There are several reasons to like retail-focused real estate investment trusts (REITs) as long-term investments, such as low turnover and leases that require tenants to cover the variable expenses of property ownership. However, there are several different types of retail real estate, so with that in mind, let's look at freestanding retail giant Realty Income (NYSE: O) and shopping center REIT Regency Centers (NYSE: REG) to see which is the more attractive buy now.
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Realty Income and Regency Centers: The short version
Realty Income invests primarily in freestanding retail properties; however, in recent years the REIT has branched out into industrial and office properties as well. Most of Realty Income's tenants can be grouped into one or more of three categories:
- Low-priced retail
- Service-based retail
- Non-discretionary retail
This makes most of Realty Income's tenants recession-resistant and/or immune to competition from online retailers. The company's tenants sign long-term "net" leases with 15-20 year initial terms, and annual rent increases built in. As I write this, Realty Income's portfolio contains about 4,600 properties spread across the U.S. and Puerto Rico, and the portfolio is 98% occupied.
Regency Centers, on the other hand, invests in shopping centers, particularly those anchored by grocery stores. As in Realty Income's case, the majority of Regency Centers' tenants are engaged in internet-resistant and non-discretionary business.
As of the most recent quarterly report, Regency Centers owns 307 properties but is in the process of merging with Equity One (NYSE: EQY), which will give it a larger portfolio of 429 properties and make it the largest shopping center REIT in the market. About 80% of the combined company's properties will be anchored by top national grocery brands including Kroger, Albertsons, and Publix, and the combined occupancy rate of both companies is currently 95.8% -- giving a slight but significant advantage to Realty Income.
In a nutshell, both companies focus on retail properties that can thrive in the growing world of e-commerce and that can withstand any adverse economic conditions.
Both companies maintain strong balance sheets. As of the latest quarter, Regency Centers has a debt-to-EBITDA ratio of 4.4 (lower is better) and a fixed-charge coverage ratio of 3.2 (higher is better). Once the company is combined with Equity One, these figures will change to 4.8 and 4.1, respectively. The debt level will represent 31.1% of the combined company's gross assets. Realty Income also has a 4.1 fixed-charge coverage ratio, but its debt makes up only 23% of its total capitalization as of the most recent quarter.
Performance and dividend history
Regency Centers has delivered annualized returns of 12.5% since its 1993 IPO. This is certainly a respectable track record, as it beats the REIT average of 11.1% and handily surpasses the S&P 500's 9% total returns over that time period.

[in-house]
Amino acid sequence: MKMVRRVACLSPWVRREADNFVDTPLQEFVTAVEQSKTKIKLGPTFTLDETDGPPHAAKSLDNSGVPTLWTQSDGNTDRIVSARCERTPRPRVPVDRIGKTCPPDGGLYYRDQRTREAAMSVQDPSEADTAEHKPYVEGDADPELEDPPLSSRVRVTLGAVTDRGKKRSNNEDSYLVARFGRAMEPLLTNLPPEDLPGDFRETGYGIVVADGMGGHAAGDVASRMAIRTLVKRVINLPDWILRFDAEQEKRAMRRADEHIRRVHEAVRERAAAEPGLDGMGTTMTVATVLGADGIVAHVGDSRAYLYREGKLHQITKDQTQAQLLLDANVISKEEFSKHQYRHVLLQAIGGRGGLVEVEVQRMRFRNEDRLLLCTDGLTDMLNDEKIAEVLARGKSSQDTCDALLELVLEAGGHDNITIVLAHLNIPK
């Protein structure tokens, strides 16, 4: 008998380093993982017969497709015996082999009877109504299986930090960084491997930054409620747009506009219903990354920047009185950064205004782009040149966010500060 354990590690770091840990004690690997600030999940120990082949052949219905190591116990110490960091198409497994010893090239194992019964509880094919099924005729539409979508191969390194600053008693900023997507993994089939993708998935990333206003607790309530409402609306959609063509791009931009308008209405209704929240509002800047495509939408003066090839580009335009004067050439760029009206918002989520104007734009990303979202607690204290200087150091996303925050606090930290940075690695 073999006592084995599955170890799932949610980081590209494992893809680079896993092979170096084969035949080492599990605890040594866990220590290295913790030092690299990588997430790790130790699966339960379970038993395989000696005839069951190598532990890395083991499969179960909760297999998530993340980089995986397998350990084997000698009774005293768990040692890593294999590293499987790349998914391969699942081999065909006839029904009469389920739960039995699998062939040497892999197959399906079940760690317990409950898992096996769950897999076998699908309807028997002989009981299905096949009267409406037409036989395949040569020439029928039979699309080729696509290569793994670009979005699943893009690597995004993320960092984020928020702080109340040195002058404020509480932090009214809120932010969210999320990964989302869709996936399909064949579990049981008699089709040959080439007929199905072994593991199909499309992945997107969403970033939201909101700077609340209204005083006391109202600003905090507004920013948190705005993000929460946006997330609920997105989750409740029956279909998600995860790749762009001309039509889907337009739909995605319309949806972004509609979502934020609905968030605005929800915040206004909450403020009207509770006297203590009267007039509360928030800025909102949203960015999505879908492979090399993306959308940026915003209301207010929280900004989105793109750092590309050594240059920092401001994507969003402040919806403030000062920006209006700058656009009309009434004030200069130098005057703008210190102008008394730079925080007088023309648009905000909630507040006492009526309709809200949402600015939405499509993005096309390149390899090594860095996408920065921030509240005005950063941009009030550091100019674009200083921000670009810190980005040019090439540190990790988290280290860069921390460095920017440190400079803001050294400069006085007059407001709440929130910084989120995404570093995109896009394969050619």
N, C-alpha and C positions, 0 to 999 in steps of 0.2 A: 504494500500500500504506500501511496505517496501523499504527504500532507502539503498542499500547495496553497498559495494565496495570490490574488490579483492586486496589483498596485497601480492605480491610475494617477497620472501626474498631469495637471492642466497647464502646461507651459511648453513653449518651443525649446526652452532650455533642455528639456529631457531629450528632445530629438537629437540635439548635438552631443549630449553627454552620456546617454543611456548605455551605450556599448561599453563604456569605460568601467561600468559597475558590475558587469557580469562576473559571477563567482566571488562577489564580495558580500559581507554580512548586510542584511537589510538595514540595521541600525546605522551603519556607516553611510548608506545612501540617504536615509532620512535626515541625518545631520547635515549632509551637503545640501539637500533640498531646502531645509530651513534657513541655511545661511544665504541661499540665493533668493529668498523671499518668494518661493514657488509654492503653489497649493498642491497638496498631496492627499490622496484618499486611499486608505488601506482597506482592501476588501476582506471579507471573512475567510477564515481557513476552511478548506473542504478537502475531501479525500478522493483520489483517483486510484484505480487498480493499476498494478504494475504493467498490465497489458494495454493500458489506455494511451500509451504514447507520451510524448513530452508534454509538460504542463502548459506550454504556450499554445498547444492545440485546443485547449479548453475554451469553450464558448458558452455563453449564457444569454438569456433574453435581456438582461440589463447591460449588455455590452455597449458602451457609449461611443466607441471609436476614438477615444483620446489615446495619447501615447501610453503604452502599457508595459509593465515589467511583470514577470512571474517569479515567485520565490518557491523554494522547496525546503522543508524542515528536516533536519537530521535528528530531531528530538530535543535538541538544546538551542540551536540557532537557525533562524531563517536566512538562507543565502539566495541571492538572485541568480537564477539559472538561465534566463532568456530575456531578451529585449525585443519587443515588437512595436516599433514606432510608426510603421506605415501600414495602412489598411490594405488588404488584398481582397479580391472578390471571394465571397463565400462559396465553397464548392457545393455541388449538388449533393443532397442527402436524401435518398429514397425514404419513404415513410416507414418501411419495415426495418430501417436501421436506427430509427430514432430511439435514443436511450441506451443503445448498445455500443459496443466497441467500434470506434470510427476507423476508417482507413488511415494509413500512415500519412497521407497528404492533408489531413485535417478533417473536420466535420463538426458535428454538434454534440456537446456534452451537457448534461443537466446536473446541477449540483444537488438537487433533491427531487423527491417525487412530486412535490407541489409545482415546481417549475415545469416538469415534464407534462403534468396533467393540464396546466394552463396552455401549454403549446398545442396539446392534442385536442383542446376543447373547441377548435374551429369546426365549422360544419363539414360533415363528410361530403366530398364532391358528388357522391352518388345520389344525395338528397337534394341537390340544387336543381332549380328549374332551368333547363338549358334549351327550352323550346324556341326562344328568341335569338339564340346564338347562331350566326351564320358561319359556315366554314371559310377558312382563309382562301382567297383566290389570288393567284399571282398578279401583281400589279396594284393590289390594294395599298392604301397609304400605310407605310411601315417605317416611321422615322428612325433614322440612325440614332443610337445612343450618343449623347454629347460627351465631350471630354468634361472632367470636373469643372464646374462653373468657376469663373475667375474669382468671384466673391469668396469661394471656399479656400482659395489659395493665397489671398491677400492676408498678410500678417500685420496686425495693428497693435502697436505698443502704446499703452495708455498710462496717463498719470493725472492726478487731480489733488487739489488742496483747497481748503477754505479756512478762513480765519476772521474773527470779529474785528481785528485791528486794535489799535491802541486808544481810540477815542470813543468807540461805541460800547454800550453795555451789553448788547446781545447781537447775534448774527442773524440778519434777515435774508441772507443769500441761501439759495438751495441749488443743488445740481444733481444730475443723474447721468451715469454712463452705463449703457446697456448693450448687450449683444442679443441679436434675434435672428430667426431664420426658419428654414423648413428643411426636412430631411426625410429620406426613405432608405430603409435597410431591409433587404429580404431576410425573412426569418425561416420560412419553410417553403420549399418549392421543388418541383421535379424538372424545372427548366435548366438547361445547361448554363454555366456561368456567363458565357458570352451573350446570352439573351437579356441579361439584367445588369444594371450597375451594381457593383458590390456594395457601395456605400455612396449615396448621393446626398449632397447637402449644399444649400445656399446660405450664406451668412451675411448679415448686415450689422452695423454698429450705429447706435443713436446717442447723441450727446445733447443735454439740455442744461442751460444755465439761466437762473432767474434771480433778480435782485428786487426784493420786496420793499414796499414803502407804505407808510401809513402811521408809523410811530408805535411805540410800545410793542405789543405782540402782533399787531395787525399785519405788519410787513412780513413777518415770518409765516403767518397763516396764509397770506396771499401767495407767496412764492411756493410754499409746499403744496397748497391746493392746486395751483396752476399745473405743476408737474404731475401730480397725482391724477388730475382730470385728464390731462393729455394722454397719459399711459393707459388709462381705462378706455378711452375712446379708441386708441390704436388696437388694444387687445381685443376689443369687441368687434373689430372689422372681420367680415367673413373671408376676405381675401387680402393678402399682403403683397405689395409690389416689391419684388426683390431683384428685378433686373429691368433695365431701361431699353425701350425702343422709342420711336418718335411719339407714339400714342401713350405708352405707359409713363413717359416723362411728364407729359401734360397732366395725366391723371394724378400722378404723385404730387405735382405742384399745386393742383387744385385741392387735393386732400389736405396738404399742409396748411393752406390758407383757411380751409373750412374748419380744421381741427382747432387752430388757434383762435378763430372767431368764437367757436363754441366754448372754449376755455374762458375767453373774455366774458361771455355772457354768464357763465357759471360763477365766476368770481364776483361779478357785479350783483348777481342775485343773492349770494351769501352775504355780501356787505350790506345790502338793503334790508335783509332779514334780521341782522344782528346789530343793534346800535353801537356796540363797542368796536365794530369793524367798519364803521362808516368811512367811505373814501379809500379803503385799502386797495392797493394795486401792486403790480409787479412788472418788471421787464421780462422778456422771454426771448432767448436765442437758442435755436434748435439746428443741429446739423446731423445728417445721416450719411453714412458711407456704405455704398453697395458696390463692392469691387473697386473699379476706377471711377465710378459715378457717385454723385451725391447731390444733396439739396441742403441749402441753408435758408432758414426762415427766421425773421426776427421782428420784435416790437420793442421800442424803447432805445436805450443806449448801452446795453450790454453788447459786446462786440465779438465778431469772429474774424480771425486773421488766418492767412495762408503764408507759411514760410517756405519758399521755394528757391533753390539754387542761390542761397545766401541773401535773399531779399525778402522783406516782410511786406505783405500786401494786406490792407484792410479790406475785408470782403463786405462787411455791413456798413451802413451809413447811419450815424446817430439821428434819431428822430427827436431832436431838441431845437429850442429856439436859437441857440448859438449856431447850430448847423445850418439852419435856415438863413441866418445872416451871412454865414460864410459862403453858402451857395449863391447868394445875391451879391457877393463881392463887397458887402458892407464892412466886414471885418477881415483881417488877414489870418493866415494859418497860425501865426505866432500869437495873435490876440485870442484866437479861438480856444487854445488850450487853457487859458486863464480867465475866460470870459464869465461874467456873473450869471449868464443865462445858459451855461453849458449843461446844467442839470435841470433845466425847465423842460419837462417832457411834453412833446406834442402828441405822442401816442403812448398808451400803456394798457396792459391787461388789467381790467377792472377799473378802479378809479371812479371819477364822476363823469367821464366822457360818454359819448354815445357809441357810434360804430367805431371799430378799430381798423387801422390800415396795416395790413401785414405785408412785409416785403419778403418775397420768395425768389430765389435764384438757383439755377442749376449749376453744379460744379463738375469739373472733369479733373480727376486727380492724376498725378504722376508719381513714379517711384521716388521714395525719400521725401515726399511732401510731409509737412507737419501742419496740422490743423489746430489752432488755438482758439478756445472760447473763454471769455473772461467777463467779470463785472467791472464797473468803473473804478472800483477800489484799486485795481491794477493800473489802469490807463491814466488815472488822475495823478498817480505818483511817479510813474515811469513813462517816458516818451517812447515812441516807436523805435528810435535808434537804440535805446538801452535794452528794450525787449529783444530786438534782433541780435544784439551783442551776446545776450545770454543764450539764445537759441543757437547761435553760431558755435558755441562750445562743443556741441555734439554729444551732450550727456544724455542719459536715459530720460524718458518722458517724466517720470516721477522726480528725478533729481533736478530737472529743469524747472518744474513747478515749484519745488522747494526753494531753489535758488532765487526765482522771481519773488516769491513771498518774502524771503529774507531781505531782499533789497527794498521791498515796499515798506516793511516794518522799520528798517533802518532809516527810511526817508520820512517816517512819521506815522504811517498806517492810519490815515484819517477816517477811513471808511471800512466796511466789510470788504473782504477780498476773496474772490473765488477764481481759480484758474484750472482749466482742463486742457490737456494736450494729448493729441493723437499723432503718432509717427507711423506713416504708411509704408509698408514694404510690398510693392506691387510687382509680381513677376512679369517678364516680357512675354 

However, Realty Income is the clear winner in terms of both performance and dividends. Since its 1994 NYSE listing, Realty Income has averaged a staggering 17.9% total return, well above that of Regency Centers. As you can see, this makes a massive difference over time:
What's more, Realty Income has increased its dividend for 77 consecutive quarters at an average annualized rate of 4.6%. In contrast, Regency has increased its dividend for three years in a row, and had to make a big cut in the wake of the financial crisis. And don't forget that Realty Income yields 4.3%, while Regency Centers pays out just 3% as of this writing.
The best way to measure REIT earnings is through funds from operations, or FFO. This is an accurate way to measure how much each REIT earns, which translates to its ability to pay dividends to shareholders. Core, or adjusted, FFO is better yet, as it is a company-specific method of reporting earnings that takes one-time items into account.
With that in mind, Realty Income trades for 19.6 times the midpoint of its 2016 full-year core FFO guidance range. Surprisingly, Regency Centers trades for a higher multiple of 20.7 times its 2016 core FFO projections.
I have to call Realty Income the more attractive stock right now. Nothing against Regency Centers -- the company has a solid history of returns, and I believe that its business model should allow it to absorb any recession-related effects and avoid losing tenants to internet-based retail competition.
However, in every category, Realty Income looks more appealing to me -- which is probably why the stock is a cornerstone of my own retirement portfolio. More of the company's properties are in the "safe" categories, occupancy is consistently higher than Regency's, debt is lower, the performance history is better, the dividend is higher, and the stock trades at a cheaper valuation. In a nutshell, it's the better long-term buy right now.
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Matthew Frankel owns shares of Realty Income. The Motley Fool has no position in any of the stocks mentioned. Try any of our Foolish newsletter services free for 30 days. We Fools may not all hold the same opinions, but we all believe that considering a diverse range of insights makes us better investors. The Motley Fool has a disclosure policy.